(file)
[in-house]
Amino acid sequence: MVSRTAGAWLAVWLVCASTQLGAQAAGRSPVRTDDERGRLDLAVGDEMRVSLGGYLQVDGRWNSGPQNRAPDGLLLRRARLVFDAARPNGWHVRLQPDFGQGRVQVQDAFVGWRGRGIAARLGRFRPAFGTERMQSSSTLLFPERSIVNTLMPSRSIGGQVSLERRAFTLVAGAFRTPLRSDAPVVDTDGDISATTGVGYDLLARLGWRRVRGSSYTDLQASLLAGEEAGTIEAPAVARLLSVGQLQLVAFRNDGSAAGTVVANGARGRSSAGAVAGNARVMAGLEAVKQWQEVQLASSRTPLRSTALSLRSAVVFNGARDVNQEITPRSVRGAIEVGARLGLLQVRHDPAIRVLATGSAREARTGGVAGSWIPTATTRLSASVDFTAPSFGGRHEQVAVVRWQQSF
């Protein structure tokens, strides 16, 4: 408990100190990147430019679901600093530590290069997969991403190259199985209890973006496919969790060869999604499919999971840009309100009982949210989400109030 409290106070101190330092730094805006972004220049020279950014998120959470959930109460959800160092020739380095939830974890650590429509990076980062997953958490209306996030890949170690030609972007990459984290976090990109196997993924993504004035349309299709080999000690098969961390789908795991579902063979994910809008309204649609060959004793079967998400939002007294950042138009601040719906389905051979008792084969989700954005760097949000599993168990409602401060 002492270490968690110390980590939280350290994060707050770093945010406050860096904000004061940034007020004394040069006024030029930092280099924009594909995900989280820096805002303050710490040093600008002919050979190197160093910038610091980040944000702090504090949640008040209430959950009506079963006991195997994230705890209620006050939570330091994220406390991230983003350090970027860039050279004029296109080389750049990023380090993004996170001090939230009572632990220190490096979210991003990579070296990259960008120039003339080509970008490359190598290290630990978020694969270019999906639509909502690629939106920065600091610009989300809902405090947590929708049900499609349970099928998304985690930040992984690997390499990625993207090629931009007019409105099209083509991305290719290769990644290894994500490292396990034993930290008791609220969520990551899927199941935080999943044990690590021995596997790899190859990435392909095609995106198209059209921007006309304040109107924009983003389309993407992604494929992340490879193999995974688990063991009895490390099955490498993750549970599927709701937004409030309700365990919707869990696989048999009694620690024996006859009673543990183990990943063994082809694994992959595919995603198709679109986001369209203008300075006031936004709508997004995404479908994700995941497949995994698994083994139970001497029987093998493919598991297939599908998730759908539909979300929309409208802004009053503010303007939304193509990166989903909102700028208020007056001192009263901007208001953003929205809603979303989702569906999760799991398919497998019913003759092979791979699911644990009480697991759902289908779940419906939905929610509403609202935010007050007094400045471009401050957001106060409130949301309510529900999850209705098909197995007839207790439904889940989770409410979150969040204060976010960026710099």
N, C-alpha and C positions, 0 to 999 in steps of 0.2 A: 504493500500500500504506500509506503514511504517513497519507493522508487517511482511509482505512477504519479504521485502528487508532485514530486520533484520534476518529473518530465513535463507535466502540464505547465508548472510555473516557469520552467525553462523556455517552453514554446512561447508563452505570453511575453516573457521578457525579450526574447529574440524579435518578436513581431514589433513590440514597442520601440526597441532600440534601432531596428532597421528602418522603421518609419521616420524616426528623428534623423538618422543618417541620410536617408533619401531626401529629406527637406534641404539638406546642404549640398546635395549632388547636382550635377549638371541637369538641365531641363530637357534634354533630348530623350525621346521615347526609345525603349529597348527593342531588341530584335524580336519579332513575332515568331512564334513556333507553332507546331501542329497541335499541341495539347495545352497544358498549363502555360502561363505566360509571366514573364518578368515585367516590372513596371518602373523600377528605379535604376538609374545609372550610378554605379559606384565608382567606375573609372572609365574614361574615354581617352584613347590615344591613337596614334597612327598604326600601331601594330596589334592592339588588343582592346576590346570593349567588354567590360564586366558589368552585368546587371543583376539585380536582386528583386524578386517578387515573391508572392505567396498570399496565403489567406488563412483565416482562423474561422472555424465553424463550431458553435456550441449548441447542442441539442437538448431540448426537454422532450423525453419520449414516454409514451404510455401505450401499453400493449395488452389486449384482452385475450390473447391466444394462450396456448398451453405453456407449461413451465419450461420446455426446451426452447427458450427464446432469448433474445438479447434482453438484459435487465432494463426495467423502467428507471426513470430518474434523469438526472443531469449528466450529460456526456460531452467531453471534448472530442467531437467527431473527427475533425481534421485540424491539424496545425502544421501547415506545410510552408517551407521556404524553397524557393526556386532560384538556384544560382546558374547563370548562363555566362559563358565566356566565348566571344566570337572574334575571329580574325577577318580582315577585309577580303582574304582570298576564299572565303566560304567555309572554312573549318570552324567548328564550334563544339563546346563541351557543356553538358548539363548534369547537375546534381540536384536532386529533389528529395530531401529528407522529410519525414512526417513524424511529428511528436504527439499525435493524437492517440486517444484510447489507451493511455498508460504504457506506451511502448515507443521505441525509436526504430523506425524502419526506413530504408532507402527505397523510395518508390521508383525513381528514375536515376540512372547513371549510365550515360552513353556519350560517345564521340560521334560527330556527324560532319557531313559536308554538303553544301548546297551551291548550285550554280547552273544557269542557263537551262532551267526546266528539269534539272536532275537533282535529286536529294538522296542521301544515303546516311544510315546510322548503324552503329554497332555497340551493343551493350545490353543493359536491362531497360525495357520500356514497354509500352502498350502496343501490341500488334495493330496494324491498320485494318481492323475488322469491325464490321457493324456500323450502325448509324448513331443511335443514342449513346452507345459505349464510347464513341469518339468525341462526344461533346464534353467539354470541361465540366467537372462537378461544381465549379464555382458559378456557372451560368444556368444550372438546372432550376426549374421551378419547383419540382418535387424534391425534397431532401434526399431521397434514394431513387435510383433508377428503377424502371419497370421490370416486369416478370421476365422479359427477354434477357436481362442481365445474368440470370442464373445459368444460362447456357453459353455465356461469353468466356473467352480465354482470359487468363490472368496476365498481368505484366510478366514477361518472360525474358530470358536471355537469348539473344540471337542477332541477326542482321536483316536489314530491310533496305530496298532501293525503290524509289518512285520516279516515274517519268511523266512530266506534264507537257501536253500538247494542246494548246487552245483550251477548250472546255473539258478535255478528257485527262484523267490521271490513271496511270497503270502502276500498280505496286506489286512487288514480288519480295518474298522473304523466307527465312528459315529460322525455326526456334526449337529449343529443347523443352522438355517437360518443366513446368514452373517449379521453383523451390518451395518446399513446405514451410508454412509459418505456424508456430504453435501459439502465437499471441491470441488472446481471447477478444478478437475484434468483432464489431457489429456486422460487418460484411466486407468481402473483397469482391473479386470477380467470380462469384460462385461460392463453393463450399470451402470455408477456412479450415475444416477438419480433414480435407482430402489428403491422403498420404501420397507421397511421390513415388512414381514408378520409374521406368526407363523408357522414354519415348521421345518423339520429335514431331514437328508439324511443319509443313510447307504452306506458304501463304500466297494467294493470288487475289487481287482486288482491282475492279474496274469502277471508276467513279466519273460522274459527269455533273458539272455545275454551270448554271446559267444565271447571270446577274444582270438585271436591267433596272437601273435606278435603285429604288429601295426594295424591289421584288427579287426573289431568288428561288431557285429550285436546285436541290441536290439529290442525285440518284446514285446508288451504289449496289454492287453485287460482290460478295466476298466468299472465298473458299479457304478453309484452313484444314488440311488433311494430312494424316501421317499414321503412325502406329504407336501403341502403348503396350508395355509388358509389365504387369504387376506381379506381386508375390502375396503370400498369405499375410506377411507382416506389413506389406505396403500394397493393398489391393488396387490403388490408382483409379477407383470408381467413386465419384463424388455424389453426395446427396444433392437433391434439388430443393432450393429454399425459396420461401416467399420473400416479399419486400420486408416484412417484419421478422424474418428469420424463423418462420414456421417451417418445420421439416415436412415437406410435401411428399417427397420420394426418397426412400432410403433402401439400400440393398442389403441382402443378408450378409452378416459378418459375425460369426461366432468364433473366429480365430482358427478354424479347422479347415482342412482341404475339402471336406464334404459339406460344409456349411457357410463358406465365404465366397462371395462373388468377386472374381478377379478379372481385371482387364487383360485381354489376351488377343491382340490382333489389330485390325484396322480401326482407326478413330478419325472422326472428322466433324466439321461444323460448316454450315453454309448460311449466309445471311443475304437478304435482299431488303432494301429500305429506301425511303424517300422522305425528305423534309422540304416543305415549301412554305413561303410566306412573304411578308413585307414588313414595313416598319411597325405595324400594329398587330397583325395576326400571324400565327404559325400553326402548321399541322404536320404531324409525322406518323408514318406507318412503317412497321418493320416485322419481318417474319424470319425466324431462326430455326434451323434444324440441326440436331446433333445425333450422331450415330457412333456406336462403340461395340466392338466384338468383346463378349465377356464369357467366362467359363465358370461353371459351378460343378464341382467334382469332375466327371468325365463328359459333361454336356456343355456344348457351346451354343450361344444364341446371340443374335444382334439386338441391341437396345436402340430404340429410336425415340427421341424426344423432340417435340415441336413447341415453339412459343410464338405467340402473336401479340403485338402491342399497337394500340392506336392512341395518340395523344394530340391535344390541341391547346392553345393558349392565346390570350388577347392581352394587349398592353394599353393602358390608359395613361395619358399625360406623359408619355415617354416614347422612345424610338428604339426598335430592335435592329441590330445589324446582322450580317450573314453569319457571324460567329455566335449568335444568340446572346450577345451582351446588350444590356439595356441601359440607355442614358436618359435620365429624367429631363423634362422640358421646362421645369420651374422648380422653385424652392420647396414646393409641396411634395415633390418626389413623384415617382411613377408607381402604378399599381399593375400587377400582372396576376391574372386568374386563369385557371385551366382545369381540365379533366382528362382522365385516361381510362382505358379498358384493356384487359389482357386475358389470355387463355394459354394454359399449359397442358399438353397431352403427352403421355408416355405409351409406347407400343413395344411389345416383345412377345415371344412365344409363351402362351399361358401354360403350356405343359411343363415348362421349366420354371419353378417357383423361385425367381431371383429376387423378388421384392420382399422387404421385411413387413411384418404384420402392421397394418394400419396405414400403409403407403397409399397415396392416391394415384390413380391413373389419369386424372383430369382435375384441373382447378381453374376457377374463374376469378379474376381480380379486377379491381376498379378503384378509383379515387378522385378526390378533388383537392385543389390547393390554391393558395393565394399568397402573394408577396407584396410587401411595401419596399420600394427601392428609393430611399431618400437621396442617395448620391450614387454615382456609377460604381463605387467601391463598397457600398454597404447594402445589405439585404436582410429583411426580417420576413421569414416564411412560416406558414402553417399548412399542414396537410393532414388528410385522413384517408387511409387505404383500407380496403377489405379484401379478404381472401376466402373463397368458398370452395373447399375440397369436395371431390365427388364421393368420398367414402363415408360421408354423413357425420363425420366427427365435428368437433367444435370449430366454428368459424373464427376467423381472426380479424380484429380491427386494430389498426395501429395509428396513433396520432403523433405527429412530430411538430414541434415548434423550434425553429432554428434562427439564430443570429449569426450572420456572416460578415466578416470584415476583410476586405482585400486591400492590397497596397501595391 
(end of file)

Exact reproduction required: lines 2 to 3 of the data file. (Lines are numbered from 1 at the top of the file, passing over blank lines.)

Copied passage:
Amino acid sequence: MVSRTAGAWLAVWLVCASTQLGAQAAGRSPVRTDDERGRLDLAVGDEMRVSLGGYLQVDGRWNSGPQNRAPDGLLLRRARLVFDAARPNGWHVRLQPDFGQGRVQVQDAFVGWRGRGIAARLGRFRPAFGTERMQSSSTLLFPERSIVNTLMPSRSIGGQVSLERRAFTLVAGAFRTPLRSDAPVVDTDGDISATTGVGYDLLARLGWRRVRGSSYTDLQASLLAGEEAGTIEAPAVARLLSVGQLQLVAFRNDGSAAGTVVANGARGRSSAGAVAGNARVMAGLEAVKQWQEVQLASSRTPLRSTALSLRSAVVFNGARDVNQEITPRSVRGAIEVGARLGLLQVRHDPAIRVLATGSAREARTGGVAGSWIPTATTRLSASVDFTAPSFGGRHEQVAVVRWQQSF
């Protein structure tokens, strides 16, 4: 408990100190990147430019679901600093530590290069997969991403190259199985209890973006496919969790060869999604499919999971840009309100009982949210989400109030 409290106070101190330092730094805006972004220049020279950014998120959470959930109460959800160092020739380095939830974890650590429509990076980062997953958490209306996030890949170690030609972007990459984290976090990109196997993924993504004035349309299709080999000690098969961390789908795991579902063979994910809008309204649609060959004793079967998400939002007294950042138009601040719906389905051979008792084969989700954005760097949000599993168990409602401060 002492270490968690110390980590939280350290994060707050770093945010406050860096904000004061940034007020004394040069006024030029930092280099924009594909995900989280820096805002303050710490040093600008002919050979190197160093910038610091980040944000702090504090949640008040209430959950009506079963006991195997994230705890209620006050939570330091994220406390991230983003350090970027860039050279004029296109080389750049990023380090993004996170001090939230009572632990220190490096979210991003990579070296990259960008120039003339080509970008490359190598290290630990978020694969270019999906639509909502690629939106920065600091610009989300809902405090947590929708049900499609349970099928998304985690930040992984690997390499990625993207090629931009007019409105099209083509991305290719290769990644290894994500490292396990034993930290008791609220969520990551899927199941935080999943044990690590021995596997790899190859990435392909095609995106198209059209921007006309304040109107924009983003389309993407992604494929992340490879193999995974688990063991009895490390099955490498993750549970599927709701937004409030309700365990919707869990696989048999009694620690024996006859009673543990183990990943063994082809694994992959595919995603198709679109986001369209203008300075006031936004709508997004995404479908994700995941497949995994698994083994139970001497029987093998493919598991297939599908998730759908539909979300929309409208802004009053503010303007939304193509990166989903909102700028208020007056001192009263901007208001953003929205809603979303989702569906999760799991398919497998019913003759092979791979699911644990009480697991759902289908779940419906939905929610509403609202935010007050007094400045471009401050957001106060409130949301309510529900999850209705098909197995007839207790439904889940989770409410979150969040204060976010960026710099």